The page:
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24
Çrş, Nis

Turkey’s press history is regrettably woven with pain. Since the formation of the press, the state and its enablers have sought to control and intimidate journalists.
This country’s press history is full of journalists that have been killed or incarcerated, as well as media organs that have been closed or banned. This said, it wouldn’t be an exaggeration to suggest that the press has never experienced as much pressure as it has now.


In 2016 alone, the numbers of journalists that were thrown in jail, detained or prosecuted – together with the number of closed outlets – made for distressing reading. Not surprisingly, Turkey tumbles further down the press freedom index with every passing year. DİSK Basın-İş publishes monthly reports in Turkish and English regarding the pressures experienced by journalists. When one of our union’s administrators first suggested publishing these reports as an almanac at the end of 2016, I initially opposed the measure. But after delving in, I came to realize that there were violations of freedom of the press almost every day. Amid all the commotion, we hadn’t realized the scale of the horror we were experiencing –we hadn’t seen the forest for the trees. But here is the balance sheet, and the results are terrifying!

We had hoped to publish the almanac in time for the anniversary of Uğur Mumcu’s murder on 24 January, but the never-ending parade to the courthouse delayed proceedings. Everything from the report’s content, to the translation, page design and redaction was completed by a team of volunteers (naturally, for reasons of which readers will only be too aware, we are not at liberty to thank them by name).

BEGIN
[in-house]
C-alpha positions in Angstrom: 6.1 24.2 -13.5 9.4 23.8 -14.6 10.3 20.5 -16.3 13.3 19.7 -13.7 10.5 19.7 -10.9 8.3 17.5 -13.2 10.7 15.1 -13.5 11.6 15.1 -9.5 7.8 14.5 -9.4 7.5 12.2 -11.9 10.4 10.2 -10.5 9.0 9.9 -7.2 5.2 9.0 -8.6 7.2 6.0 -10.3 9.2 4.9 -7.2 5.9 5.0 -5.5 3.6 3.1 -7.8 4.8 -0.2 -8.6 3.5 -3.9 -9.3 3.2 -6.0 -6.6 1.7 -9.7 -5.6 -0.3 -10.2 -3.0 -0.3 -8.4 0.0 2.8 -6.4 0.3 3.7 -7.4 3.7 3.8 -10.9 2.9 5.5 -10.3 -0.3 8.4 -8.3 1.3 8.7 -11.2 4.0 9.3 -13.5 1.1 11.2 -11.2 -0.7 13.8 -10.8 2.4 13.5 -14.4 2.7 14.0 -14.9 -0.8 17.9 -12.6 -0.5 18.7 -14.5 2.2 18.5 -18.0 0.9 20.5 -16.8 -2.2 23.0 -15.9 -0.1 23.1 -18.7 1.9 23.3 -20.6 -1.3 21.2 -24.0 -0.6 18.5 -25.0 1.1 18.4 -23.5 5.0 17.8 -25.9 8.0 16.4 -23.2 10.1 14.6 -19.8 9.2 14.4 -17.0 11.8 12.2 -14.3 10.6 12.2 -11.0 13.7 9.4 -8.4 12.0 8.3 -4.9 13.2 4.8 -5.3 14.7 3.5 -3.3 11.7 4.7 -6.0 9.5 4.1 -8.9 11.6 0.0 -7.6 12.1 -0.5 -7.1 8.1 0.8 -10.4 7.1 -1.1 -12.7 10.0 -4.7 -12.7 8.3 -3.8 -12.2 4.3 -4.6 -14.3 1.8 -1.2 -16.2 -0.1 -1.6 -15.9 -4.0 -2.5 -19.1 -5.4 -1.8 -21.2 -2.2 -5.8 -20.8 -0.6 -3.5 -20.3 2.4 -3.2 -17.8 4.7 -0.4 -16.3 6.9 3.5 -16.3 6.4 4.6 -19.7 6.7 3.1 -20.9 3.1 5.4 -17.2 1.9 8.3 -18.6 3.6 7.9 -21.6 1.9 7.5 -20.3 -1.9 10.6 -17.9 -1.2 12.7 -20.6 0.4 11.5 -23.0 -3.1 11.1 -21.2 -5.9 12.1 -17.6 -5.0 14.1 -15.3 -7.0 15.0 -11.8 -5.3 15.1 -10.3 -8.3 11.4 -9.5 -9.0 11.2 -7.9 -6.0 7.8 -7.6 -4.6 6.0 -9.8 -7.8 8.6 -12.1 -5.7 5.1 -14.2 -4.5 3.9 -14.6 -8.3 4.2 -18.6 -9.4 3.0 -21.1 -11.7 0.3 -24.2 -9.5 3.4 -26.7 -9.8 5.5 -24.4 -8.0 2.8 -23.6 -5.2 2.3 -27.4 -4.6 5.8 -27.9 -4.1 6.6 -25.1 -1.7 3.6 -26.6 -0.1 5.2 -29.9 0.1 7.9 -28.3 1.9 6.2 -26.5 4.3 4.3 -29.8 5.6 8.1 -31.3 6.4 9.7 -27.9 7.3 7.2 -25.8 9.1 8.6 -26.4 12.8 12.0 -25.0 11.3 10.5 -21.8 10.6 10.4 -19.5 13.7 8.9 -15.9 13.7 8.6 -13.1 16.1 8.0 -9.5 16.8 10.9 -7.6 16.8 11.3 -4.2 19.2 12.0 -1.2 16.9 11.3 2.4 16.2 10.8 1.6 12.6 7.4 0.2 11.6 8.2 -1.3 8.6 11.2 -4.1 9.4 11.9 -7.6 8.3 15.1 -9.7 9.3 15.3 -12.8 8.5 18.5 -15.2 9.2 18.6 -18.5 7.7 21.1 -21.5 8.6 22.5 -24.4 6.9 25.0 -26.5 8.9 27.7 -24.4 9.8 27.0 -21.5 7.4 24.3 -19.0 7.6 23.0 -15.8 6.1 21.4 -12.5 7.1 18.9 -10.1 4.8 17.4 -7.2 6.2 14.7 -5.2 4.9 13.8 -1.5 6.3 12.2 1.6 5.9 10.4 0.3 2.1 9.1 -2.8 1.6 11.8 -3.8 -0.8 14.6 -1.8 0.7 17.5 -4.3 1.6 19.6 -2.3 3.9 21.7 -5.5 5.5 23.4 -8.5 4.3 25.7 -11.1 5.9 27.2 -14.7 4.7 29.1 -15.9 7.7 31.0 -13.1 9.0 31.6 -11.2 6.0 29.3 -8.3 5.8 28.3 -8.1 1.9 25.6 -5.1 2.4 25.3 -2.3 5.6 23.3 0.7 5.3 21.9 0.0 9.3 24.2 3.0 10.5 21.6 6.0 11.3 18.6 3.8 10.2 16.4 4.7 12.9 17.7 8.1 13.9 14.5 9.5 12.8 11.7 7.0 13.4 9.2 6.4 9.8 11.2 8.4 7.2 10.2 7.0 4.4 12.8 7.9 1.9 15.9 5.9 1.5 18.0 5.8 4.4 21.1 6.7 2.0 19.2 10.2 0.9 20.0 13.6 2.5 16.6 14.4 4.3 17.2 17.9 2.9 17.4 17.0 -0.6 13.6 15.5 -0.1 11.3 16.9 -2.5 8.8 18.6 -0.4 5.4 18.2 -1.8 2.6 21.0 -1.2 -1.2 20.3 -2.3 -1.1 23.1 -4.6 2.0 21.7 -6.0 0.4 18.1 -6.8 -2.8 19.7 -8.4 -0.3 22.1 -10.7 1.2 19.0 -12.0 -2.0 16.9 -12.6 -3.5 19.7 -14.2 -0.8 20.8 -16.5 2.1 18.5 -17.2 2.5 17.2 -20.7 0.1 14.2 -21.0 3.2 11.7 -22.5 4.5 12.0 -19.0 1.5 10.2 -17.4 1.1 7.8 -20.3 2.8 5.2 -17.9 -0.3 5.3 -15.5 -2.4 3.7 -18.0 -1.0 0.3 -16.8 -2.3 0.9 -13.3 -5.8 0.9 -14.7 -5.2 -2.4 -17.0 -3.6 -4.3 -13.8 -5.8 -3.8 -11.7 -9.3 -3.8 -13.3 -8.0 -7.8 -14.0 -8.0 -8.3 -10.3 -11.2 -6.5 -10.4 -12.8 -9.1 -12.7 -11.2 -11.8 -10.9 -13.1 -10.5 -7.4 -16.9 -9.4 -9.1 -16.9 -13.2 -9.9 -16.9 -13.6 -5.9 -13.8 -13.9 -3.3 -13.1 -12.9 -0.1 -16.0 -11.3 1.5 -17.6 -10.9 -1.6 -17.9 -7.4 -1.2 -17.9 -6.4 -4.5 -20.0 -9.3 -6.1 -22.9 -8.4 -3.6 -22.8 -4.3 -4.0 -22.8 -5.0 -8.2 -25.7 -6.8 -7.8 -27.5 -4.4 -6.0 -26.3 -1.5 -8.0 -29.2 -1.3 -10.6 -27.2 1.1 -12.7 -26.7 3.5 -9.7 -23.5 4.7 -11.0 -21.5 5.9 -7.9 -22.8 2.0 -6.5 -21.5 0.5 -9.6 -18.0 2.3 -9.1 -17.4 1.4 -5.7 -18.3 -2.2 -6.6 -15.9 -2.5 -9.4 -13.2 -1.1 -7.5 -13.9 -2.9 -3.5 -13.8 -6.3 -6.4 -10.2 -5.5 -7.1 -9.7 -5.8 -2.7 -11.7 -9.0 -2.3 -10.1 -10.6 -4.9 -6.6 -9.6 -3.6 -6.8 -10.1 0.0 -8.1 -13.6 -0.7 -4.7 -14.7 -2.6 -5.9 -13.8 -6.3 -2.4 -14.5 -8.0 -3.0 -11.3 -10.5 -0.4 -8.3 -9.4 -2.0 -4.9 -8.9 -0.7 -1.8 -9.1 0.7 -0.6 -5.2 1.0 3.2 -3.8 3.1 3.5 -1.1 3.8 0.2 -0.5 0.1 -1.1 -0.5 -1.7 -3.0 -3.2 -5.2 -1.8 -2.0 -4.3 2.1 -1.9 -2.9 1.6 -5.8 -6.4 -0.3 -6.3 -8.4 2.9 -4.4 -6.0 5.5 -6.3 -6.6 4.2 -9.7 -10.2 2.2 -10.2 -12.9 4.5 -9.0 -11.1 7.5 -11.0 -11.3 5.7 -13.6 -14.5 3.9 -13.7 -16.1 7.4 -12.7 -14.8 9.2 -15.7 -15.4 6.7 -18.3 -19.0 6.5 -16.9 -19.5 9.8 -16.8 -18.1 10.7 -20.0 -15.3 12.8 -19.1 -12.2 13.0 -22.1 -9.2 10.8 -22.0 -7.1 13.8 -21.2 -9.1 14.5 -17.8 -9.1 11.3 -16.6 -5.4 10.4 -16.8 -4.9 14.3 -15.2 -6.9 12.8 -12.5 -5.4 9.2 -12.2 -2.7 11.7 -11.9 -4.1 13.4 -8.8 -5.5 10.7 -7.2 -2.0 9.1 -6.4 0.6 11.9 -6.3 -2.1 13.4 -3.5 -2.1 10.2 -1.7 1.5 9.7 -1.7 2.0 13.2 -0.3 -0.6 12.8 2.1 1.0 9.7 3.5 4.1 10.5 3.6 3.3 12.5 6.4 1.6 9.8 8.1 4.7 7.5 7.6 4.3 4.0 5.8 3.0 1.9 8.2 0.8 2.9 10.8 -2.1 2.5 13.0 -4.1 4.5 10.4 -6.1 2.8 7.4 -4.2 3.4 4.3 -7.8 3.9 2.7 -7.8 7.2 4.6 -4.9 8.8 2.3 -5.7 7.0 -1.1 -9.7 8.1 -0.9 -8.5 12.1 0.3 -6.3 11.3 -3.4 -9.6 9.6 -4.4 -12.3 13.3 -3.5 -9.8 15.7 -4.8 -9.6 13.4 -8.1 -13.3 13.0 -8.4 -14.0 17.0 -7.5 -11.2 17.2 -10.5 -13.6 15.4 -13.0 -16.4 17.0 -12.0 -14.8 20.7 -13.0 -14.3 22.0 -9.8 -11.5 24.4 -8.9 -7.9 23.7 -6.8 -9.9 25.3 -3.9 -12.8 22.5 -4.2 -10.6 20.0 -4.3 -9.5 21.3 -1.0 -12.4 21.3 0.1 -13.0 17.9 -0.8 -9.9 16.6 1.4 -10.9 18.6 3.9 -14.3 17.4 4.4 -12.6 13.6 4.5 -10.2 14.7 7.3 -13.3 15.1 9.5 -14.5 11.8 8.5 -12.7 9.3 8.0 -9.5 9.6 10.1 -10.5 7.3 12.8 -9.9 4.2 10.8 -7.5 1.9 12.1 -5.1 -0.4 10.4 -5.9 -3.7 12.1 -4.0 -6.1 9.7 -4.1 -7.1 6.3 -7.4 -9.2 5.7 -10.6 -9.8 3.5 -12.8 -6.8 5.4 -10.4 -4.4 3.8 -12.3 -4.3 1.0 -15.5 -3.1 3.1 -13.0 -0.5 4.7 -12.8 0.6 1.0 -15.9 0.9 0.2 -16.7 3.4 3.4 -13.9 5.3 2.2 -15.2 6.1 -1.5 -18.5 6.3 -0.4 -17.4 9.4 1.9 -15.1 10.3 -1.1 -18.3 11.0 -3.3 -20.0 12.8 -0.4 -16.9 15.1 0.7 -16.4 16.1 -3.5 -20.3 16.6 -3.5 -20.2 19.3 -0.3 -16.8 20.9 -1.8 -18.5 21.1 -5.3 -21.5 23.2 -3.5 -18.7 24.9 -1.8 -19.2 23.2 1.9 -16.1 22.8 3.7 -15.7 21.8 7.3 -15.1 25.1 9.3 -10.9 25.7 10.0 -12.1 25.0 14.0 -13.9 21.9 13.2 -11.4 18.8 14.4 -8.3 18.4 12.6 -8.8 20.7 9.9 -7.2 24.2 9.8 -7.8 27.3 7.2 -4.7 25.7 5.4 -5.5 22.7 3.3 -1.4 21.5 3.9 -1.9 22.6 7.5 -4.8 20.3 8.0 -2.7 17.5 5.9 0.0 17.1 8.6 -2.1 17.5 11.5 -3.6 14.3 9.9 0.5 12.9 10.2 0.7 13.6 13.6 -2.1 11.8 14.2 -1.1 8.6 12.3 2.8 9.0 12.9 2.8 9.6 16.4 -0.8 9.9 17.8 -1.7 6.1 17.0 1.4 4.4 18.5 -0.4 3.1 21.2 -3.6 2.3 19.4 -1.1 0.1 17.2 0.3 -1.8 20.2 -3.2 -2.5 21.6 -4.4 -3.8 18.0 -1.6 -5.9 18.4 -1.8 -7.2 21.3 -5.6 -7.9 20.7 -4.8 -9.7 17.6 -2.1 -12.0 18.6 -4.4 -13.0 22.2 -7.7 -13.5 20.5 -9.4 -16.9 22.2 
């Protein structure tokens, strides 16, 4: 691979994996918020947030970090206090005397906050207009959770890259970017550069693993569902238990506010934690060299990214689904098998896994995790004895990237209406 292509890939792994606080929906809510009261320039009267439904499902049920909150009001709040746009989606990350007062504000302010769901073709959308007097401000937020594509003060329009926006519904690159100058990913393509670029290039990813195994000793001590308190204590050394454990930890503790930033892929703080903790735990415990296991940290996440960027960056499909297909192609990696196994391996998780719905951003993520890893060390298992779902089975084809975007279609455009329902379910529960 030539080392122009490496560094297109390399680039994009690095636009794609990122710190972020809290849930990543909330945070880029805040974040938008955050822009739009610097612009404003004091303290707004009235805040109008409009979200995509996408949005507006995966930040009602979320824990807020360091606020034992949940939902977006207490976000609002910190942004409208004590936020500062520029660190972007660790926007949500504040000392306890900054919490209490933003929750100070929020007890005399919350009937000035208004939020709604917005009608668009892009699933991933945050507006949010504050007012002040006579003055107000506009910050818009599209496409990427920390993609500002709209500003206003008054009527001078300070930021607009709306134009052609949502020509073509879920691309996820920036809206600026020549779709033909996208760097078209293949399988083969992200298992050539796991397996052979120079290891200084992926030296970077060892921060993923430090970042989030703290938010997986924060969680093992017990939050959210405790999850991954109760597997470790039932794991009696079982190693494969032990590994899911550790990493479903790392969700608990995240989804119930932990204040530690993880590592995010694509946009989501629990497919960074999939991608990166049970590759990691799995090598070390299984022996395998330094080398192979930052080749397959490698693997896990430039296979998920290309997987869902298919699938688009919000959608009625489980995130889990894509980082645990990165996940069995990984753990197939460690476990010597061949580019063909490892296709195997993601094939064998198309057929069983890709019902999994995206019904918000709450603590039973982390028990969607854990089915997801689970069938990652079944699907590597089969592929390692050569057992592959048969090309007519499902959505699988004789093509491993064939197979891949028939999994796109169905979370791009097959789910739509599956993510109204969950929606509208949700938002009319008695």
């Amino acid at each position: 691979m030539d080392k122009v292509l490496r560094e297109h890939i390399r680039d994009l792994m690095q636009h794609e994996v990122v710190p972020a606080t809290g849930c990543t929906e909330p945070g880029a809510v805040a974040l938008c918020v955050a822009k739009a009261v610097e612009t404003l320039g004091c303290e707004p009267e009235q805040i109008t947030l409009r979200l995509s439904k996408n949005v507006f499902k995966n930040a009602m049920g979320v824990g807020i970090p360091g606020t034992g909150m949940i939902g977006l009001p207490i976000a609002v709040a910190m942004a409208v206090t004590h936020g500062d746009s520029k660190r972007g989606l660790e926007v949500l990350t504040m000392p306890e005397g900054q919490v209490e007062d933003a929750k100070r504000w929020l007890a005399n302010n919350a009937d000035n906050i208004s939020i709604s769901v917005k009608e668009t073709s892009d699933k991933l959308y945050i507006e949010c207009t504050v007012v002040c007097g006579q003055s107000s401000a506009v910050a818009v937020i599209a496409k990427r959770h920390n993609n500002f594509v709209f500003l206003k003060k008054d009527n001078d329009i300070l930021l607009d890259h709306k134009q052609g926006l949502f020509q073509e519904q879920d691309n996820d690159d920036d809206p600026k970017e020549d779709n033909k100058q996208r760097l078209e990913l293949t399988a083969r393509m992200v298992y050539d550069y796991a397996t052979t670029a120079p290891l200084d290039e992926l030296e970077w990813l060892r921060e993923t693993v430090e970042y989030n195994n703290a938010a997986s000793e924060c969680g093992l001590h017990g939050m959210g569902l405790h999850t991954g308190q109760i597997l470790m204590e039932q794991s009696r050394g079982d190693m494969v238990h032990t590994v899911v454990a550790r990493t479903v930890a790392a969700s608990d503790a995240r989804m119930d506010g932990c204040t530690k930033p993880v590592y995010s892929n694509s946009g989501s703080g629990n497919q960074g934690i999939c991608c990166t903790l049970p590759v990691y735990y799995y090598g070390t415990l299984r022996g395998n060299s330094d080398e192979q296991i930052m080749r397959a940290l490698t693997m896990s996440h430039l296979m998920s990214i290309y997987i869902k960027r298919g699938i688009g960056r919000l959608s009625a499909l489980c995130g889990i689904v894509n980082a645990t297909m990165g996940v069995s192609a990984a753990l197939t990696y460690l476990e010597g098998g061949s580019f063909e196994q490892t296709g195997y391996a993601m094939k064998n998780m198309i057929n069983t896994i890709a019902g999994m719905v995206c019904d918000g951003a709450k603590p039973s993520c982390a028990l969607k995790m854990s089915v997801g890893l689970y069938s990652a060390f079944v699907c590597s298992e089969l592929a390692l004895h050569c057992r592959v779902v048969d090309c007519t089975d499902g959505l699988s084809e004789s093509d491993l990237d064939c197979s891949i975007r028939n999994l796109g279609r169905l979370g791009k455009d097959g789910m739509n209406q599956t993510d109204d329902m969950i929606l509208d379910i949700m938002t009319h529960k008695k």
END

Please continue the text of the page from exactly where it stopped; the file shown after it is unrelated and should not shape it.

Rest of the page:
At the conclusion of the almanac, we were confronted by another issue: cost. It might seem odd that a union that organizes among print shop workers failed to publish its report in physical form, but in the end, we seek to organize workers, not bosses. Some of the organizations we applied to for publishing costs turned us down, while we, as a revolutionary union, had to politely decline other offers. The solution was to be found in the internet age: In the interests of facilitating access to colleagues, academics and the public, we’re releasing the almanac online.
If you wish to read it on paper, you’ll have to employ your own printer. There is a lot of information here; the entries are compiled from the cases we followed (or were prosecuted in), our colleagues or directly from the media. Still, there are probably some things left out, as the people that prepared the almanac are all active in the struggle for press freedom and democracy. Amid all the flurry of news, they sometimes forget to even record their own problems.
And may we express our special gratitude to our journalistic and academic colleagues that took time out to contribute to this almanac.
And a promise from DİSK: If we’re still on the outside, the 2017 almanac will be out by January!
Wishing all a chance to live freely in a truly democratic country…